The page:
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School police officers lead new program to prevent drug use

The Law Enforcement Against Drugs & Violence program brings school resource officers and students together to tackle the issue of drug use.

A L.E.A.D. session takes place at Cranberry Elementary School in North Port.
A L.E.A.D. session takes place at Cranberry Elementary School in North Port.
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Sergeant Jim Wozniak of the Sarasota County Schools Police Department said when he taught students in the classroom during his time at Laurel Nokomis School, the experience brought him back to memories of raising his three boys. 

He hopes to see school resource officers and students forming such relationships with the L.E.A.D. (Law Enforcement Against Drugs & Violence) program now implemented at some Sarasota County schools. 

As of the start of February, schools began the program at varying times, with six of 23 elementary schools, for a total of 690 students, now involved. 

“It's hard to find role models today, and any way that we can put our foot in the door to do that, we're going to do it," Wozniak said. 

Replacing D.A.R.E. (Drug Abuse Resistance Education), the scripted 10-week program, which uses the “Too Good for Drugs” curriculum, teaches about the consequences of alcohol, tobacco and other drugs, and includes character-building lessons on topics like resisting peer pressure.

L.E.AD., a nonprofit, works in communities nationwide through “On the Street” and “In the Classroom” courses.

“The responses that we've gotten back from the kids is positive,” Wozniak said. “They’re very well engaged, speaking with the officers that are teaching the program, and they have a fun time with some of the games that are involved in the lesson plans.”

Members of the L.E.A.D. pilot program at the Boys & Girls Clubs of Collier County gather together, including Sergeant Karen Eggleston-Negron (left) and Corporal Brittany Driscoll (right).
Courtesy image

The relationships that are being built are important, Wozniak said, as it may not be only students suffering from drug addiction, but also their older siblings and parents, a situation of which the program can improve their understanding. 

Wozniak also said that based on feedback from other states using the program, it offered a curriculum relevant to issues in today's society.

“Understanding social behaviors and modern trends, and keeping up with the trends, is very important,” he said.

Nick DeMauro, the CEO of L.E.A.D., said the program helps address current issues, including increased access to cannabis as a result of deregulation. 

Wozniak emphasized that some information the school resource officers can share will be especially important for today's older students, as many drugs now have the added danger of being laced with fentanyl.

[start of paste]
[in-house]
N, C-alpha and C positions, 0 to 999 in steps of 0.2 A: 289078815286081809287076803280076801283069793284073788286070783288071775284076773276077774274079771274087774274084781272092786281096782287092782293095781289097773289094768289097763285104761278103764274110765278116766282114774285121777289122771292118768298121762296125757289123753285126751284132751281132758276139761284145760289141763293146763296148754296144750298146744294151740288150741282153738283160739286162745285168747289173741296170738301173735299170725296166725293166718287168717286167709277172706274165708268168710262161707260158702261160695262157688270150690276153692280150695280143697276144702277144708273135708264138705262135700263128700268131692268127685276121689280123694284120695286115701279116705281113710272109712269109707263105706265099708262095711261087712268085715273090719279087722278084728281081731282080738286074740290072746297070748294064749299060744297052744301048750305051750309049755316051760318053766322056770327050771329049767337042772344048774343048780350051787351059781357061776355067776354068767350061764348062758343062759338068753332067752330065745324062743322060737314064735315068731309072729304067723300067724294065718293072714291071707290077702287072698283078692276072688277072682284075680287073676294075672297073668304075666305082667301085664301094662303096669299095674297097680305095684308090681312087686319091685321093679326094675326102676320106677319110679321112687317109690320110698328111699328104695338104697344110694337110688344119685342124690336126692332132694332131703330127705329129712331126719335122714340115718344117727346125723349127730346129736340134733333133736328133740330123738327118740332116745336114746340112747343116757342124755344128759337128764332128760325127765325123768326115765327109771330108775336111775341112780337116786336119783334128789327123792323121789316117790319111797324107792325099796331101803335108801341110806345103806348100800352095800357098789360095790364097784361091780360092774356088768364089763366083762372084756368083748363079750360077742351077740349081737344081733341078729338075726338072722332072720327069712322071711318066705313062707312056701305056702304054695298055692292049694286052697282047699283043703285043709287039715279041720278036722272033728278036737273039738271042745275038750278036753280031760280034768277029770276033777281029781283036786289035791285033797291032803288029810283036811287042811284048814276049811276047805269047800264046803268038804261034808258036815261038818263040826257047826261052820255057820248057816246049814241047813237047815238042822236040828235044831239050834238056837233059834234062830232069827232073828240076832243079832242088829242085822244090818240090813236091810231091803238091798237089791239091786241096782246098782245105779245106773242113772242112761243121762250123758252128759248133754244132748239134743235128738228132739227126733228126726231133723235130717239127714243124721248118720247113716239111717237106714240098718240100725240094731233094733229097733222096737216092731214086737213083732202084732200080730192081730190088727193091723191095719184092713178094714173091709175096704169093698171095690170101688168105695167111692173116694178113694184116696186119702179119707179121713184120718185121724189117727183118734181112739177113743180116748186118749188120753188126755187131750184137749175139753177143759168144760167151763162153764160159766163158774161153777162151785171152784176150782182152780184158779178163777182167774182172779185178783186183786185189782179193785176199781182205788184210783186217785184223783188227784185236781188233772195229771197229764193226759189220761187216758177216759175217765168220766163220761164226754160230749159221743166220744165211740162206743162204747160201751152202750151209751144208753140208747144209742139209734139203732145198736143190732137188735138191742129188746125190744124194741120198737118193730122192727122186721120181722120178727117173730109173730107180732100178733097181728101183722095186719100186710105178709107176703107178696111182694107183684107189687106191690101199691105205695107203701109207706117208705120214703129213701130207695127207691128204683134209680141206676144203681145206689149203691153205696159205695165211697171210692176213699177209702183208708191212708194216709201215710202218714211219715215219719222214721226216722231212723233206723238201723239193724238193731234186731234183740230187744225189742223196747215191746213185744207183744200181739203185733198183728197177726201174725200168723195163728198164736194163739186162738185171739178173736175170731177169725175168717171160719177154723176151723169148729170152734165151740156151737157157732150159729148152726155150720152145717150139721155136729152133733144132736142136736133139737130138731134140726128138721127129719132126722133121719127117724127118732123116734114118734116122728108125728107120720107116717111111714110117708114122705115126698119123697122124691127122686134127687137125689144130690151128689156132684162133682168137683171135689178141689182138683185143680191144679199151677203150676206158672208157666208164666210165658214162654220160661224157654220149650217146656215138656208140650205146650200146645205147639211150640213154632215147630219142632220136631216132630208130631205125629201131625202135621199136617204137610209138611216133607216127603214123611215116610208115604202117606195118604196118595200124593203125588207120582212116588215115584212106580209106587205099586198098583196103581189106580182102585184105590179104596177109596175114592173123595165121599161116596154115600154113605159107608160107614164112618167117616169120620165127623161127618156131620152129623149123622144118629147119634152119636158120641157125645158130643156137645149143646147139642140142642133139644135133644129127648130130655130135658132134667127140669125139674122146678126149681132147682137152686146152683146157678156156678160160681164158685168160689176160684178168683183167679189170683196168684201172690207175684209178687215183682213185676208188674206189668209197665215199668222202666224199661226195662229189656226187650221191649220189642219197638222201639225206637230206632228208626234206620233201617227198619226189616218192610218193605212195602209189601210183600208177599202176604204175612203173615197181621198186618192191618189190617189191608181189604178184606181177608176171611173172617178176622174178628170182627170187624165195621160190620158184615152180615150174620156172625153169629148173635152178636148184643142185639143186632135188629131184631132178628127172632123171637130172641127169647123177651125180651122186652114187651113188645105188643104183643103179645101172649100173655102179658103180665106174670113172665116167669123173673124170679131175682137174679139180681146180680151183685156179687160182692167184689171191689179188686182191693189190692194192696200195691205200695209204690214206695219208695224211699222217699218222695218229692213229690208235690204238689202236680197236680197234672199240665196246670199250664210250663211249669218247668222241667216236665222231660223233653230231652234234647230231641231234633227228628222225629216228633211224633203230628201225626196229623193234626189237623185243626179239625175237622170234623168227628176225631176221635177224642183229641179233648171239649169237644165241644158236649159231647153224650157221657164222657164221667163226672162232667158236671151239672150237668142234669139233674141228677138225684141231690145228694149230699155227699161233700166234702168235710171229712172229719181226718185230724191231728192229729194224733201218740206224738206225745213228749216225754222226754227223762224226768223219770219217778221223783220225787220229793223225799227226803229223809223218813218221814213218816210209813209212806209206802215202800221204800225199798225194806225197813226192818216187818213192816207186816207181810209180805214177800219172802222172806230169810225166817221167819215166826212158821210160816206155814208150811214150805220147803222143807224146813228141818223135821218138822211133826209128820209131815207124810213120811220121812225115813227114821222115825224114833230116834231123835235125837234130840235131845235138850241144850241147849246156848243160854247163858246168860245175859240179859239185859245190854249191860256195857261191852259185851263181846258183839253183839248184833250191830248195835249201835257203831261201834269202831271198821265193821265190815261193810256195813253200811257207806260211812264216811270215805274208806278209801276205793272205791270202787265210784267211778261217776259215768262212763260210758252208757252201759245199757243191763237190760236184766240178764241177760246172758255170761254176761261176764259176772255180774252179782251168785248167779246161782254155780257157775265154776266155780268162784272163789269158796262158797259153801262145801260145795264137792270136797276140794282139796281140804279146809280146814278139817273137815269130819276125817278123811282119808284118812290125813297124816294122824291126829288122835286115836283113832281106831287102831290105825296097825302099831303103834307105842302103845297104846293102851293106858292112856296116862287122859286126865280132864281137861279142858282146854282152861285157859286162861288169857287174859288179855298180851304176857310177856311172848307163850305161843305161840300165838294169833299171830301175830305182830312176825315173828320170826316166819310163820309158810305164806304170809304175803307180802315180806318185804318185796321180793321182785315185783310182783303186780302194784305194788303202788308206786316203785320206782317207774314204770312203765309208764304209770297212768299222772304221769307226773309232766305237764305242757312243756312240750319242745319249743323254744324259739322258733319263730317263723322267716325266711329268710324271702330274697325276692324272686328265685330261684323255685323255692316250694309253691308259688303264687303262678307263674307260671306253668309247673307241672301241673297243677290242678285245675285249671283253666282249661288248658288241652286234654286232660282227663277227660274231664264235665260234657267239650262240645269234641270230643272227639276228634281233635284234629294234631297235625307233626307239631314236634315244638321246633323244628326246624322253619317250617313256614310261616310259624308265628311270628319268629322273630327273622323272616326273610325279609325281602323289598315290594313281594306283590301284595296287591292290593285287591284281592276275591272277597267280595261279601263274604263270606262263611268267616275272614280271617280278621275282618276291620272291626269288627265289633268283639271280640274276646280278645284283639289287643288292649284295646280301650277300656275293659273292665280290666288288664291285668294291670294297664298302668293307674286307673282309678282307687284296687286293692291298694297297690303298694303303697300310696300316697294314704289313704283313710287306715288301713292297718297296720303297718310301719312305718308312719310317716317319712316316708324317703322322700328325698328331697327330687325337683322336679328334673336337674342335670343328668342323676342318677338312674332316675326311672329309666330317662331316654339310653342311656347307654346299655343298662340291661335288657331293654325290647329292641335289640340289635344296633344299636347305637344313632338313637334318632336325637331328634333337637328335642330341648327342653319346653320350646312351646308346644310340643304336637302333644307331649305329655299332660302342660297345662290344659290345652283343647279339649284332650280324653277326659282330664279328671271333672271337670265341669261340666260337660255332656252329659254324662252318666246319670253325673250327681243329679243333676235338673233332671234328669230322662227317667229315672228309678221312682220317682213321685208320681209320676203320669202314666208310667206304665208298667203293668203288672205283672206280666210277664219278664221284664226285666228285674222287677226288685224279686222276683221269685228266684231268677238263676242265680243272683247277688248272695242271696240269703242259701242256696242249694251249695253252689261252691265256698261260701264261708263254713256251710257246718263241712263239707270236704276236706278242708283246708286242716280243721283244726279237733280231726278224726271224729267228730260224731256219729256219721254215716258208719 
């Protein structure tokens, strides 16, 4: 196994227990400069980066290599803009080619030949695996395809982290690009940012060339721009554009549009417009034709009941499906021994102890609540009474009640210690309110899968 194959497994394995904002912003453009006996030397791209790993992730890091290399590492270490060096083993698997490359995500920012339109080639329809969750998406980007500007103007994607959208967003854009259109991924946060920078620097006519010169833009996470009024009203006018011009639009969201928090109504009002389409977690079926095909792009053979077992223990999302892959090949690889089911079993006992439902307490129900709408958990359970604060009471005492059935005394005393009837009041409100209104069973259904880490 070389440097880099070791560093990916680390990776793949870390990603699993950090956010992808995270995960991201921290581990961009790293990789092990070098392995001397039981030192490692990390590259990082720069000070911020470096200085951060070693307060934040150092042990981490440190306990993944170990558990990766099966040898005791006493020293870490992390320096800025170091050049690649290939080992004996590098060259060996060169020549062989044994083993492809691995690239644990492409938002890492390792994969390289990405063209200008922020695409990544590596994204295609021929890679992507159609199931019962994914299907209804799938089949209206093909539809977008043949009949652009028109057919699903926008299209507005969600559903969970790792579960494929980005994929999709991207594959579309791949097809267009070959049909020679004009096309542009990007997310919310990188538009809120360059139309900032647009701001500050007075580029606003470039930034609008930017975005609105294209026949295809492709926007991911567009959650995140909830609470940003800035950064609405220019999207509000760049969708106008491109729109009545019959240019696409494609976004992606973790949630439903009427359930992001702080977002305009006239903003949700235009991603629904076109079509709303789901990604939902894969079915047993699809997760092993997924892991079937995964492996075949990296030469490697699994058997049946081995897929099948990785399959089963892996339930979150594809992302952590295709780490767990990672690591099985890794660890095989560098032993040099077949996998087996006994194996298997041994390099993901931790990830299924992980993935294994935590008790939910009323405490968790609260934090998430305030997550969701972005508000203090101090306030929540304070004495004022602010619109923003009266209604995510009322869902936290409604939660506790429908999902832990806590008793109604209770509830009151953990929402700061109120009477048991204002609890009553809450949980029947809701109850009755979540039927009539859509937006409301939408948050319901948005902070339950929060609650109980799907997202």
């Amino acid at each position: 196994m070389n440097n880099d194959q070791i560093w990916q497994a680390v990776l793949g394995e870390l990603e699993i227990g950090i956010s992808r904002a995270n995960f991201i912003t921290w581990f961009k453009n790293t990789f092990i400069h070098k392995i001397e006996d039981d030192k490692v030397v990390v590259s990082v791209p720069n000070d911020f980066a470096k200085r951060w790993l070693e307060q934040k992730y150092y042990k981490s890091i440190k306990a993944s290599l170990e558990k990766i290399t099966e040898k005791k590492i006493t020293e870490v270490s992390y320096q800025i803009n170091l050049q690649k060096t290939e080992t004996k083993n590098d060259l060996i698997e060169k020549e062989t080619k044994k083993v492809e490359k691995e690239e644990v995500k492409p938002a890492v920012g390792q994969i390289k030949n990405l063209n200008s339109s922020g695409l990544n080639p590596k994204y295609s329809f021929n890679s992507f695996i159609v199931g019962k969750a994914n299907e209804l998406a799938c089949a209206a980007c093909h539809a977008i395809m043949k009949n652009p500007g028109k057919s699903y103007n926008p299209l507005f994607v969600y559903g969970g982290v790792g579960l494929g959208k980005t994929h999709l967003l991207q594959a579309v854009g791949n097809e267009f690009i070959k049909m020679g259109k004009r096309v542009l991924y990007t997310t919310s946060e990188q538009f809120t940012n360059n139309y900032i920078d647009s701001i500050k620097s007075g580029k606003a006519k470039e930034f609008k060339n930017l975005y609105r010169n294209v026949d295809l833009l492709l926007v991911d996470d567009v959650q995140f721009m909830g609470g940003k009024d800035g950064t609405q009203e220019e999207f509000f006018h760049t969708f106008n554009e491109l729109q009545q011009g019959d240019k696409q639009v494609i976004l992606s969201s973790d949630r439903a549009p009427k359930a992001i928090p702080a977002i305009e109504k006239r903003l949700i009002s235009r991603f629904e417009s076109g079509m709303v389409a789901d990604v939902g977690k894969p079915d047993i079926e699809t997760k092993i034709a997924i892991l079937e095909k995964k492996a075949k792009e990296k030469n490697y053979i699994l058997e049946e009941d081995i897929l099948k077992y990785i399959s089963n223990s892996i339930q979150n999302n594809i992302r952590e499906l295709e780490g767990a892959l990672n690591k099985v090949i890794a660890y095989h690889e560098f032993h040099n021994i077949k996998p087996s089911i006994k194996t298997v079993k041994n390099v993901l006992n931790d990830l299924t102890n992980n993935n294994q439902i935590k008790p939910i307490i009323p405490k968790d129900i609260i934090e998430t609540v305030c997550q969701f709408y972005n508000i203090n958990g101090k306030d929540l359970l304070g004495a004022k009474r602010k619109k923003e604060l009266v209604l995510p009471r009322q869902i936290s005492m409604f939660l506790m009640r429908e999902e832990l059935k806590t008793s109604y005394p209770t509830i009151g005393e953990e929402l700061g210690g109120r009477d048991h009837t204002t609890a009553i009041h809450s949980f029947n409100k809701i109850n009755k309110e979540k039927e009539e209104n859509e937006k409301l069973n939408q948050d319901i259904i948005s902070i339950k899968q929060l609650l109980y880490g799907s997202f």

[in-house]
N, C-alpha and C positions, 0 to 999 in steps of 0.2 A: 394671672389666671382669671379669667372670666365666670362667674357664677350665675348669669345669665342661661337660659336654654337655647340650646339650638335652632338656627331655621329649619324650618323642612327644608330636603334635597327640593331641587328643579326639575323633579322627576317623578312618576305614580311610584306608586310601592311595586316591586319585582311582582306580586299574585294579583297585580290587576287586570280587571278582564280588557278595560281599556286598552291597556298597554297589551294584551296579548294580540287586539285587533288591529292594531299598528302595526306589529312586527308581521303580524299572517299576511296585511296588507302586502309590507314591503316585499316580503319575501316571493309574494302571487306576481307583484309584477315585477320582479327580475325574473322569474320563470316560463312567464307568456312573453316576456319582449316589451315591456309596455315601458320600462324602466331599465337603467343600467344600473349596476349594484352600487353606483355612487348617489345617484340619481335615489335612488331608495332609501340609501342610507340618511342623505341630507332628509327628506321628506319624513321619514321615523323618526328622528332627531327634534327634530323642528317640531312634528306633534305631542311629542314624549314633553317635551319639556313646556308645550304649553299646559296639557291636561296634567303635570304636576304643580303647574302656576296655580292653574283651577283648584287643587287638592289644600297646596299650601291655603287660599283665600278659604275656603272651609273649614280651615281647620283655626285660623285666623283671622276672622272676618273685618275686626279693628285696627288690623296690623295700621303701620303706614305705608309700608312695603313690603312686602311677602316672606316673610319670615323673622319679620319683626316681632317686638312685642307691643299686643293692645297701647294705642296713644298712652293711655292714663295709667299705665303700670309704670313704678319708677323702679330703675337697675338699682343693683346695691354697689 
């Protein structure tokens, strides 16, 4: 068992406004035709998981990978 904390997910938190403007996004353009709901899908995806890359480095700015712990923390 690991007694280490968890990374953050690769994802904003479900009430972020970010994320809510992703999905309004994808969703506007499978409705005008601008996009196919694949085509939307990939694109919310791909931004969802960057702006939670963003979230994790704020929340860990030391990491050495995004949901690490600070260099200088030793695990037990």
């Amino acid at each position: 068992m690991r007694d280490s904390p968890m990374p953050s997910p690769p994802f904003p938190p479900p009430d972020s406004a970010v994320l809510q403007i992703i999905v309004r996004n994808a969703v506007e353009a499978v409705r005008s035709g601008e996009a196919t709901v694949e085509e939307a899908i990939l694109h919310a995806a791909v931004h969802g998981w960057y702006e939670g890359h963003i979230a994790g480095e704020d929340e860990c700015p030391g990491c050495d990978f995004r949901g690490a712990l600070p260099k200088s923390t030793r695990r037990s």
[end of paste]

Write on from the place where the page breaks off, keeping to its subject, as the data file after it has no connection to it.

However, DeMauro said the attention of the curriculum to character-building was an important feature. 

“We want the kids to understand how to solve the problem before they face it,” he said.

He also emphasized the program's ability to change perceptions of law enforcement.

“They're there to serve our needs, not just to arrest. They’re there for first aid, they're there for education, they’re there for prevention; they’re there to serve, and I'm very proud of that direction law enforcement has evolved through the years,” he said.

According to Wozniak, the program also allows teachers to form a similar connection with law enforcement as well, as they are also present during the class sessions. 

Currently, six School Resource Officers (SROs) – Michael Chrone, Anthony Limite, Steven Roy, Marino Rotondo, Michael Clarkson and Steve Laymon – are trained by L.E.A.D. to teach the program.

Wozniak said one to two years in the future, the school district could choose to implement the program at all elementary schools.

“Educating them in this and the experiences that they're going to go through over the next couple years moving up into high school, hopefully we will see a reset of the numbers of kids that are actually doing drugs, because the experiences and education that they have, on exactly how dangerous it is, will get across to them,” he said. 



Ian Swaby

Ian Swaby is the Sarasota neighbors writer for the Observer. Ian is a Florida State University graduate of Editing, Writing, and Media and previously worked in the publishing industry in the Cayman Islands.

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